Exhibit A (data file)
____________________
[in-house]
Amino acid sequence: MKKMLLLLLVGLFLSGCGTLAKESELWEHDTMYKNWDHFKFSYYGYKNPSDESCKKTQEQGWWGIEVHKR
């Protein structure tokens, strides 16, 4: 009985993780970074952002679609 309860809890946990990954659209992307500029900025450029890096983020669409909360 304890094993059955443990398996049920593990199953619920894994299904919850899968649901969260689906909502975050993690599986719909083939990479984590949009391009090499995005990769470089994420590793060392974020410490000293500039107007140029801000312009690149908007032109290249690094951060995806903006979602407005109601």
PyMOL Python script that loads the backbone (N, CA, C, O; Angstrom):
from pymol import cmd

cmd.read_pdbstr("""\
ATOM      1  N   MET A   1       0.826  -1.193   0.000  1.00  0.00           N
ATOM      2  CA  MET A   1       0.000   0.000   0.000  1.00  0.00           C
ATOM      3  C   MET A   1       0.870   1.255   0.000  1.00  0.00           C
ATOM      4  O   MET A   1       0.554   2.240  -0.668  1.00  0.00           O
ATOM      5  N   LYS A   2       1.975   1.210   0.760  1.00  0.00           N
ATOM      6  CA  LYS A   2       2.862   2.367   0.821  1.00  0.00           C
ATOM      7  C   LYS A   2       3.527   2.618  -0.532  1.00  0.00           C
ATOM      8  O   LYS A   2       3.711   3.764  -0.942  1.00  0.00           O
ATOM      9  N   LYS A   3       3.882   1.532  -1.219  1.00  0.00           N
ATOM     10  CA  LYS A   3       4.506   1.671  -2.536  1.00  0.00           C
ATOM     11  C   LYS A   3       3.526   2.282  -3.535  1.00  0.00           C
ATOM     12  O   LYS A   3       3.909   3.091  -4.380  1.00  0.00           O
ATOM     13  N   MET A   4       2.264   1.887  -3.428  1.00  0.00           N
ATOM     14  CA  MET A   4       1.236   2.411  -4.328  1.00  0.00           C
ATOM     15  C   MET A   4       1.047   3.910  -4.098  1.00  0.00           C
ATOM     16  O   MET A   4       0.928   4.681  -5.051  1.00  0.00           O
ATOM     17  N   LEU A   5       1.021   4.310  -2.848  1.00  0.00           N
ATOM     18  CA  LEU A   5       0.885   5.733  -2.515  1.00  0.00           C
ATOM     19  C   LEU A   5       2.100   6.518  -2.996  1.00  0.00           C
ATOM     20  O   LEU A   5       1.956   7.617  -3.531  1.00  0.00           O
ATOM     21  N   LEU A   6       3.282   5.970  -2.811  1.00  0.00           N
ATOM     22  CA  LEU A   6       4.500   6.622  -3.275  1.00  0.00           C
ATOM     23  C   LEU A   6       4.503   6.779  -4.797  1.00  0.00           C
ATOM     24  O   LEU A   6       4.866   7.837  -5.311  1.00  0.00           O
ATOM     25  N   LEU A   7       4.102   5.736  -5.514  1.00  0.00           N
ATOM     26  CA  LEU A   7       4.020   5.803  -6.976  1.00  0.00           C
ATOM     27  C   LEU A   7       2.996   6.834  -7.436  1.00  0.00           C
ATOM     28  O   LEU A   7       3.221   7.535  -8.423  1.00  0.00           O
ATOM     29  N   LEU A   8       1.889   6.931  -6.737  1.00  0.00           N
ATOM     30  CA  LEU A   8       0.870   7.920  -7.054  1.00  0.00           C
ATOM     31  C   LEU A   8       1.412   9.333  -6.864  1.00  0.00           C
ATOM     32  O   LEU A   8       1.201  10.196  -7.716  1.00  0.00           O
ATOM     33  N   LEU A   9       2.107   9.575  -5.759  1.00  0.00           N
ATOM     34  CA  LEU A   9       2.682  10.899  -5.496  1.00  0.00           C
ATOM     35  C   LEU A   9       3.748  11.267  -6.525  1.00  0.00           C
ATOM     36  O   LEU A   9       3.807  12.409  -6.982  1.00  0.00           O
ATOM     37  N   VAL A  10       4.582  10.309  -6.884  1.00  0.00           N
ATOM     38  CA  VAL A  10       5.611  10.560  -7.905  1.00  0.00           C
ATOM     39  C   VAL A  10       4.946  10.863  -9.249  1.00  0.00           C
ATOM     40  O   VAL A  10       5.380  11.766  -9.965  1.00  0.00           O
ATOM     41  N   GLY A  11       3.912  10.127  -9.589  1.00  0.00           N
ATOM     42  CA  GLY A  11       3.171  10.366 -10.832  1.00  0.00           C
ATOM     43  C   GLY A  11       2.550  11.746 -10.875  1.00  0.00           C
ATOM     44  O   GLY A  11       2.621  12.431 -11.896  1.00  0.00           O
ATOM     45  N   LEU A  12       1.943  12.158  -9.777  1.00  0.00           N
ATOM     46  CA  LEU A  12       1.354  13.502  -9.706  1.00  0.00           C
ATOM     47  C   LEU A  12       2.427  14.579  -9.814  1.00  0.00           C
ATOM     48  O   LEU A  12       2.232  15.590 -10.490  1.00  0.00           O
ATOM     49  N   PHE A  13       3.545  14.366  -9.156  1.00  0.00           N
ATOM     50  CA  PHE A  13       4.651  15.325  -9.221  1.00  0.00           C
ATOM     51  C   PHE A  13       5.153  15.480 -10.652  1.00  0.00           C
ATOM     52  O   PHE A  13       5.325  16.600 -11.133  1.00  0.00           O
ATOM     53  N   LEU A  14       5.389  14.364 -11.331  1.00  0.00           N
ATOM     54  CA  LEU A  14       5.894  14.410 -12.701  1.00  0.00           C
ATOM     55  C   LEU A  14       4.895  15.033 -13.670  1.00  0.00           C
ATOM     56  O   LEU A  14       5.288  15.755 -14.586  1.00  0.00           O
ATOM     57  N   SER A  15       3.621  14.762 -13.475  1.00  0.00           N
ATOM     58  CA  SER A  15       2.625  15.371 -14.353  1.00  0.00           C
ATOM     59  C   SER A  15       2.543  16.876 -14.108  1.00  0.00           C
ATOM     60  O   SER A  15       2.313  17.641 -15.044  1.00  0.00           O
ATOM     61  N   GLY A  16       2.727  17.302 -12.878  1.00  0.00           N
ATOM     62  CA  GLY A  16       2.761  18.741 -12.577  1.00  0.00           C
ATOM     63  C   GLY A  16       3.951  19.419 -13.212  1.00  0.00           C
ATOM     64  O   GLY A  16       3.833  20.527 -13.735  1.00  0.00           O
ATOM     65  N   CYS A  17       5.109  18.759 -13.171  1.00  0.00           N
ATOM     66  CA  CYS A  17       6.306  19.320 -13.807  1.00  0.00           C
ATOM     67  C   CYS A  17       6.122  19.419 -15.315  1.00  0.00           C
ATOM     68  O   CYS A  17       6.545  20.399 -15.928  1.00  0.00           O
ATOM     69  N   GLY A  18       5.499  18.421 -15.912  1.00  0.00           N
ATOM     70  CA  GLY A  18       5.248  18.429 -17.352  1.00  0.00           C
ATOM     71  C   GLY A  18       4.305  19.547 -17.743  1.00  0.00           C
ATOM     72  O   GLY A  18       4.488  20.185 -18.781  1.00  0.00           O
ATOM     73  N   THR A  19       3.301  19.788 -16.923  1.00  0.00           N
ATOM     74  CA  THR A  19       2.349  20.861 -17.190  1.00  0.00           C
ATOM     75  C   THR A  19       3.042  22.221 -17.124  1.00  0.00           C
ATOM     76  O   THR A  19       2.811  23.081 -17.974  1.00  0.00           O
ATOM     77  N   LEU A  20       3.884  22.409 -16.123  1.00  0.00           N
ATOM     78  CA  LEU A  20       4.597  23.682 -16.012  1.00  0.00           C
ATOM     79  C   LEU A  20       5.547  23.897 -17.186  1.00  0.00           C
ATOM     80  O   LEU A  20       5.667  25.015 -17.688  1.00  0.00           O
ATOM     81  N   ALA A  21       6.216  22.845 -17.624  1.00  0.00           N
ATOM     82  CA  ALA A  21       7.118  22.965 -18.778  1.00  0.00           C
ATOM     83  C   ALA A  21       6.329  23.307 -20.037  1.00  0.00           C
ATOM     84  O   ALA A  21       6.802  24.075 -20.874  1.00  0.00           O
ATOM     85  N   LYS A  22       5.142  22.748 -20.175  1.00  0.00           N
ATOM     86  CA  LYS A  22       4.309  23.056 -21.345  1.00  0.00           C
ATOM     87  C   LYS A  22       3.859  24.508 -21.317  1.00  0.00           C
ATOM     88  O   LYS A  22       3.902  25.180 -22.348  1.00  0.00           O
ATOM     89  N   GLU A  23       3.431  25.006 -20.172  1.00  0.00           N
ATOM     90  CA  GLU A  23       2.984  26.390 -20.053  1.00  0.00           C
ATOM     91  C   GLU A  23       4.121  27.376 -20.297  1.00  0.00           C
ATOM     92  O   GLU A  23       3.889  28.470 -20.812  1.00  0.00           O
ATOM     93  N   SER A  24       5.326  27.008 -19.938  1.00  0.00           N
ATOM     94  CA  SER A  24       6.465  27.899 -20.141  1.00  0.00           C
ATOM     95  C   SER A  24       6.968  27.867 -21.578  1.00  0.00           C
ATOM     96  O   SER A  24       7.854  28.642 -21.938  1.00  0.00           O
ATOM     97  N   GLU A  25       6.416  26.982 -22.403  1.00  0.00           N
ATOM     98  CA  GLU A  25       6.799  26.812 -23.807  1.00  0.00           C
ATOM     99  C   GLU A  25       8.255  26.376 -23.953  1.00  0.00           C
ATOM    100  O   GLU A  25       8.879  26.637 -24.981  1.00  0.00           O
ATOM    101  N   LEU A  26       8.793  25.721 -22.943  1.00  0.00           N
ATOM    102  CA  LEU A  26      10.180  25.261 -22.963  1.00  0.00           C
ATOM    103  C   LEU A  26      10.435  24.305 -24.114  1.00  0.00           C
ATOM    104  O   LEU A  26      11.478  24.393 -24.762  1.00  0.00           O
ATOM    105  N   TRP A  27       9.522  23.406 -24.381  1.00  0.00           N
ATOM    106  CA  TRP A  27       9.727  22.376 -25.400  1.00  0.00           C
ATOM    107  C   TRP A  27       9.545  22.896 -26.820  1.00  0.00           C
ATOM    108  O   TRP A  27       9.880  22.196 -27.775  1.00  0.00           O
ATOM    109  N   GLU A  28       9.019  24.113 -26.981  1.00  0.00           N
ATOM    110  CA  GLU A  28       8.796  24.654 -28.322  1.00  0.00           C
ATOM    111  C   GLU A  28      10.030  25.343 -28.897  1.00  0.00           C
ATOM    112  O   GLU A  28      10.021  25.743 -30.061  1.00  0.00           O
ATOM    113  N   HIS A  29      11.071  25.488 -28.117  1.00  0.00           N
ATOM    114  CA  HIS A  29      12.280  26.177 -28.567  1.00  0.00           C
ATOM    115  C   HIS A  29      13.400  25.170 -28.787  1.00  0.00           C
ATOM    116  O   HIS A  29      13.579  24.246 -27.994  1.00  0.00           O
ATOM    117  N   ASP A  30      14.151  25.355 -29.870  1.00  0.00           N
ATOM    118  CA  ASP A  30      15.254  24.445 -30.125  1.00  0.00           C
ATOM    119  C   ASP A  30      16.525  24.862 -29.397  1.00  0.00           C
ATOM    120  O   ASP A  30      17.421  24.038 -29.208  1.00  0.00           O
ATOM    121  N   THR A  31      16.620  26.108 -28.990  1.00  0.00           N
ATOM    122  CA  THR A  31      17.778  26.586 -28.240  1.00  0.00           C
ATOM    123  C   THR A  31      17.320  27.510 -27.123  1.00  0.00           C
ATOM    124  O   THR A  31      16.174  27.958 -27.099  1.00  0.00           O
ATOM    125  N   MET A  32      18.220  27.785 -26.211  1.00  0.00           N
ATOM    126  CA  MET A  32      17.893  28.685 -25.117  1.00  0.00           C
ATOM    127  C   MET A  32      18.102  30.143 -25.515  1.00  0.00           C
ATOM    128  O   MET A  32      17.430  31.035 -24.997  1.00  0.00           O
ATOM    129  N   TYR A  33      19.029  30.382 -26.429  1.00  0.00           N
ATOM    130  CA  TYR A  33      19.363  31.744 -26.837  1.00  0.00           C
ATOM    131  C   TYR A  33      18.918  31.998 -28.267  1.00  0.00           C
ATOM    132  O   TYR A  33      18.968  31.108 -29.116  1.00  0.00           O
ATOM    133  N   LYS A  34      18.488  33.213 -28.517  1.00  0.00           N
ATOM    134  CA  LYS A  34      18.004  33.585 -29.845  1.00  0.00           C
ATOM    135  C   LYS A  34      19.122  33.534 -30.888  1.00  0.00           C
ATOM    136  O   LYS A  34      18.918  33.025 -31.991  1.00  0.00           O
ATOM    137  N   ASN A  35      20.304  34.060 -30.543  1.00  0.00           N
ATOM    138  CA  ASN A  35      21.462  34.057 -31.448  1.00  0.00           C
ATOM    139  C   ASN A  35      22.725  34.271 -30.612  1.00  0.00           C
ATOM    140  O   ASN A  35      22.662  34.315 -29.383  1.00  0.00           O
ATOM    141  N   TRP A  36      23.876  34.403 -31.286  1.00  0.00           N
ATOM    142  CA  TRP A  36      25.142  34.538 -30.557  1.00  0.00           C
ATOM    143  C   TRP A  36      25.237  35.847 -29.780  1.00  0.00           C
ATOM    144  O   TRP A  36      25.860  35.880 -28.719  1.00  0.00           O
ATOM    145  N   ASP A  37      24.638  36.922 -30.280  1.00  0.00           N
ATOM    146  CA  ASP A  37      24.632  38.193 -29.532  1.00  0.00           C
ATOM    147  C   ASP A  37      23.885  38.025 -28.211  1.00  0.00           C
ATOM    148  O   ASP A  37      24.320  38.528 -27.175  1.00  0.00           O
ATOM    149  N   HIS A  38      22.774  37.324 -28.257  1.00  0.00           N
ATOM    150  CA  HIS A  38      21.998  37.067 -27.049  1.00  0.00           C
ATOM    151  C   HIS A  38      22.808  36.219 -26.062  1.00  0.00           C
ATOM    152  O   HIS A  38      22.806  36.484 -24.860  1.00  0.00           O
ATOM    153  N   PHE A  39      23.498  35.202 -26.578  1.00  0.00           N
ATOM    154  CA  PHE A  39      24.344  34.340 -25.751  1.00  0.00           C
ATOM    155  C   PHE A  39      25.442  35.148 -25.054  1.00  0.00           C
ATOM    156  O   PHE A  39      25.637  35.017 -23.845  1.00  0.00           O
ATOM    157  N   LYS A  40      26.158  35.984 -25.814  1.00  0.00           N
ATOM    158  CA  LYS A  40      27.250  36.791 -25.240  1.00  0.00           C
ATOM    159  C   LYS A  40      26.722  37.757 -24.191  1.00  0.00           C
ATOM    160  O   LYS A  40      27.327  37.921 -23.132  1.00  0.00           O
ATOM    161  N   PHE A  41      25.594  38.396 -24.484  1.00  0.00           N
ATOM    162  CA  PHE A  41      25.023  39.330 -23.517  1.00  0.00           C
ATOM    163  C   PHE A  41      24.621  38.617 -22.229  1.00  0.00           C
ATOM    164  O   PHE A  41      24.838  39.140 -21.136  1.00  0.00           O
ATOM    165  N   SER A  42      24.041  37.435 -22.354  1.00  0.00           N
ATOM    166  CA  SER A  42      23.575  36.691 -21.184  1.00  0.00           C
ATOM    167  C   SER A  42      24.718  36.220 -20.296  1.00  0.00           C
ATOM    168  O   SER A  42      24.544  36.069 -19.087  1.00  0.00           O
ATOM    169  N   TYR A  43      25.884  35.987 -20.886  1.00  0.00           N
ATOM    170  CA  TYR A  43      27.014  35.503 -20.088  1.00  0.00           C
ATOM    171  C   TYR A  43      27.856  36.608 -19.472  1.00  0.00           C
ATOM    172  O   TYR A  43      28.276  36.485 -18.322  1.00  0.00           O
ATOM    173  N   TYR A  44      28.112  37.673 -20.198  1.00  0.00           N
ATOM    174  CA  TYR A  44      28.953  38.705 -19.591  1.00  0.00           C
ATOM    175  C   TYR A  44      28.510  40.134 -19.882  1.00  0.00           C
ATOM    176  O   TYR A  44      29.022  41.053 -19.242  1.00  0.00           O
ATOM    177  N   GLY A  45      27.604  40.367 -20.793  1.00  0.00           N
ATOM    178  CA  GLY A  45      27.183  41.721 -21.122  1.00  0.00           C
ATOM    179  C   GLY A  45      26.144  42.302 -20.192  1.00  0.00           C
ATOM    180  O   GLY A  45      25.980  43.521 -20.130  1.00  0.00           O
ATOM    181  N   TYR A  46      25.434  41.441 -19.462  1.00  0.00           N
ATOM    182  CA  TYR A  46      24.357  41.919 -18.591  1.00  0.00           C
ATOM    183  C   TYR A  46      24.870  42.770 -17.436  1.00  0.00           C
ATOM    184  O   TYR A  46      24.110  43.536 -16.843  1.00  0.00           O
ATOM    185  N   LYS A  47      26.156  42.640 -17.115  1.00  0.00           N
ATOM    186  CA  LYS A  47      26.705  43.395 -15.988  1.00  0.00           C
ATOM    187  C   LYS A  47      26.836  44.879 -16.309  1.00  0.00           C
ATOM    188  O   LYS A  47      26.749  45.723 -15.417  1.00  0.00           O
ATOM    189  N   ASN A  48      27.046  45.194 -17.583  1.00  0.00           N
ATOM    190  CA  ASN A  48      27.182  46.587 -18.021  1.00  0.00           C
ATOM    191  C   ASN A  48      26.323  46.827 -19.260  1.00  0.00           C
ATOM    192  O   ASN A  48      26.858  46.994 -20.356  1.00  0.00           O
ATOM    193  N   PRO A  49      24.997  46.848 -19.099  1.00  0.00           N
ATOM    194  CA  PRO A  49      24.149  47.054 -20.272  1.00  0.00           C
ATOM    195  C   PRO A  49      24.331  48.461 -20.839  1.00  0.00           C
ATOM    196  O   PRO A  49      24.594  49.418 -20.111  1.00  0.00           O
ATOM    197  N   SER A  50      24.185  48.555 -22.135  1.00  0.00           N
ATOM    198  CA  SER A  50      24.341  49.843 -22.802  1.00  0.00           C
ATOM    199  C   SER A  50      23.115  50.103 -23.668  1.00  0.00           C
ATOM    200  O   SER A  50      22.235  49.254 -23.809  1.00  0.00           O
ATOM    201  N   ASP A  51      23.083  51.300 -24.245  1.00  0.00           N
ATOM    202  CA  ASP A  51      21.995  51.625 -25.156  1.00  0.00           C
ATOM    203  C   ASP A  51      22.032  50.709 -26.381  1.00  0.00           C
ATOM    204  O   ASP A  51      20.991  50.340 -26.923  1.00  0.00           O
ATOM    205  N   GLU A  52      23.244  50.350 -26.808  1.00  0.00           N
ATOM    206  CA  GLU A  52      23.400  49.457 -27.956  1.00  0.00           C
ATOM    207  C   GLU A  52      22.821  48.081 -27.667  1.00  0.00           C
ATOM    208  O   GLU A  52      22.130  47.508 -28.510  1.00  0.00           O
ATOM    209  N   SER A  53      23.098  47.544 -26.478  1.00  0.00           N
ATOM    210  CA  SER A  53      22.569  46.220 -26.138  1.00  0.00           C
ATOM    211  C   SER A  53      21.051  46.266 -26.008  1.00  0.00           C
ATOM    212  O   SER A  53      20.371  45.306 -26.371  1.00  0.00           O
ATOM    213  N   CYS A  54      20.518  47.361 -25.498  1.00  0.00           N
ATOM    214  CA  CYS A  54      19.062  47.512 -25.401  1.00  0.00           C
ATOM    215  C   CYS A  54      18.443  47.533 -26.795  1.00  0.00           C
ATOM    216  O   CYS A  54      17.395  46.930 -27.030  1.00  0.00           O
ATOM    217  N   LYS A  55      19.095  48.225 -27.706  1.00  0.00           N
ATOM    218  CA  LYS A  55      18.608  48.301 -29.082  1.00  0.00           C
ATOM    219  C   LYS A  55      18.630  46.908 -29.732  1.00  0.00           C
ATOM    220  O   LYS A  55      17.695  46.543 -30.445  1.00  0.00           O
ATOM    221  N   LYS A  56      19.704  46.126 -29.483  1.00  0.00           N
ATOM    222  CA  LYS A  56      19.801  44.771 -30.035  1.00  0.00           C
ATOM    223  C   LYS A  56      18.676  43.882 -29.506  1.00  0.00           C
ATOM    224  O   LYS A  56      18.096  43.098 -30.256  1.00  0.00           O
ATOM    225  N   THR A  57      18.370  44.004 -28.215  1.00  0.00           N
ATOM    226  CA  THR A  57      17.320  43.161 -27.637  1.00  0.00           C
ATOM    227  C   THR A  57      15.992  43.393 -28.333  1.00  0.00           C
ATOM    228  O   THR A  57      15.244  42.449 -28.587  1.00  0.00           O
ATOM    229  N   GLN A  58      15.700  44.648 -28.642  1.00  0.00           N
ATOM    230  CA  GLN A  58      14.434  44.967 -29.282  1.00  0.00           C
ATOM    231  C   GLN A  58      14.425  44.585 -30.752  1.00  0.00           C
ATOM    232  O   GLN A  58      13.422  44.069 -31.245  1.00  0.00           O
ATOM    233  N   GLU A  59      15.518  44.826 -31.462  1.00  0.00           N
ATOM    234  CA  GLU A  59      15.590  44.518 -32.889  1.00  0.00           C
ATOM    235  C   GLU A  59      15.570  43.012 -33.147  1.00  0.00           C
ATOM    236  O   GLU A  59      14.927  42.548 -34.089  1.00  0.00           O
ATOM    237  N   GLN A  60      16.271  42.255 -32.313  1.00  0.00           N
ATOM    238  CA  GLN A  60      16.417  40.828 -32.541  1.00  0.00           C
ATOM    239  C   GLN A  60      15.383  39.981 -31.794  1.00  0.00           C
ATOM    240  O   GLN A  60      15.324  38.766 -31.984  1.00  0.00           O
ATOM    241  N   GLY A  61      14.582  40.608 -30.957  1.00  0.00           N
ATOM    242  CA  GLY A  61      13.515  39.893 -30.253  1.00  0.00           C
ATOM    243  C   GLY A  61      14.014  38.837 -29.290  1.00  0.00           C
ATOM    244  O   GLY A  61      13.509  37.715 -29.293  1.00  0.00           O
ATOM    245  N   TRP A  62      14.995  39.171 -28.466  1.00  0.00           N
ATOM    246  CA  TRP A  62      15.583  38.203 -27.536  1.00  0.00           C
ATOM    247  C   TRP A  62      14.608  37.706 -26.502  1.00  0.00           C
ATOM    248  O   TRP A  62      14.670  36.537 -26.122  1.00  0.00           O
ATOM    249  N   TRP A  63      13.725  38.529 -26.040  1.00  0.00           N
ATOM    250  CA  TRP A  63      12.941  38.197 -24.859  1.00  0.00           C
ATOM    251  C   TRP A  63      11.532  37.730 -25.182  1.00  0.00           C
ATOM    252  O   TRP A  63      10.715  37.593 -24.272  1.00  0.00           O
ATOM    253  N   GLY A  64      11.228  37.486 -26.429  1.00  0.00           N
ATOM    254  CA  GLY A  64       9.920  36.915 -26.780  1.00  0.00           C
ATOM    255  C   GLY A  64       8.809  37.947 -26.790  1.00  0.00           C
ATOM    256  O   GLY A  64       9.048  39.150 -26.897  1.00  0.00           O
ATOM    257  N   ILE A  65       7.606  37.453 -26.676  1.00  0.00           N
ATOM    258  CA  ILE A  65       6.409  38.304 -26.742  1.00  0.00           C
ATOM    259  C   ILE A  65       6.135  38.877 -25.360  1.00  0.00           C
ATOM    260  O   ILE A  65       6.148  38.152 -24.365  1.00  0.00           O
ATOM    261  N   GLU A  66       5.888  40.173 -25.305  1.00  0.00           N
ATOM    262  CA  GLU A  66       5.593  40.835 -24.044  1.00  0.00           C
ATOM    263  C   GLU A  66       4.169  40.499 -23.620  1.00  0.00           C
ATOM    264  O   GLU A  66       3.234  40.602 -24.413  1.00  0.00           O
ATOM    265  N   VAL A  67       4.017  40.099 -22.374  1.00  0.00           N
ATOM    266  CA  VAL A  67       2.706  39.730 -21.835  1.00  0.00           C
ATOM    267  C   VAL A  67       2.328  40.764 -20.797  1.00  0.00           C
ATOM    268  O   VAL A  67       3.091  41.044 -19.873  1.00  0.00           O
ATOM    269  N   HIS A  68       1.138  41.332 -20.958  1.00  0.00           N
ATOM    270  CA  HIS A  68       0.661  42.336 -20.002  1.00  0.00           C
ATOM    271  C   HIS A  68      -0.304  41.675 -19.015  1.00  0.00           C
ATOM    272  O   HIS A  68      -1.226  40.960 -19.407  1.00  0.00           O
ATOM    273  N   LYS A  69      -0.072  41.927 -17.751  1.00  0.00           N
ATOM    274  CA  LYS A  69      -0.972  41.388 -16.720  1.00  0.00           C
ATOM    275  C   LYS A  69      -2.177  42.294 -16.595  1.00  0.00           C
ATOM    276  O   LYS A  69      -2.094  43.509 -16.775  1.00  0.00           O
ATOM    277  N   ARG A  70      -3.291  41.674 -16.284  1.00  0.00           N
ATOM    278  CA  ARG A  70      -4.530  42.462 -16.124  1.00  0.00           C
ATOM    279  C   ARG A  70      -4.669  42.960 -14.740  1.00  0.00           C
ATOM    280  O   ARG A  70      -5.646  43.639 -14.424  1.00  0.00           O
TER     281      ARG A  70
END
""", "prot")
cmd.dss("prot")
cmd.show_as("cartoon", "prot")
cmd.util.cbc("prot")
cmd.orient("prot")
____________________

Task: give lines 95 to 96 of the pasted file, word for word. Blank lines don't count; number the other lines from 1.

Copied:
ATOM     89  N   GLU A  23       3.431  25.006 -20.172  1.00  0.00           N
ATOM     90  CA  GLU A  23       2.984  26.390 -20.053  1.00  0.00           C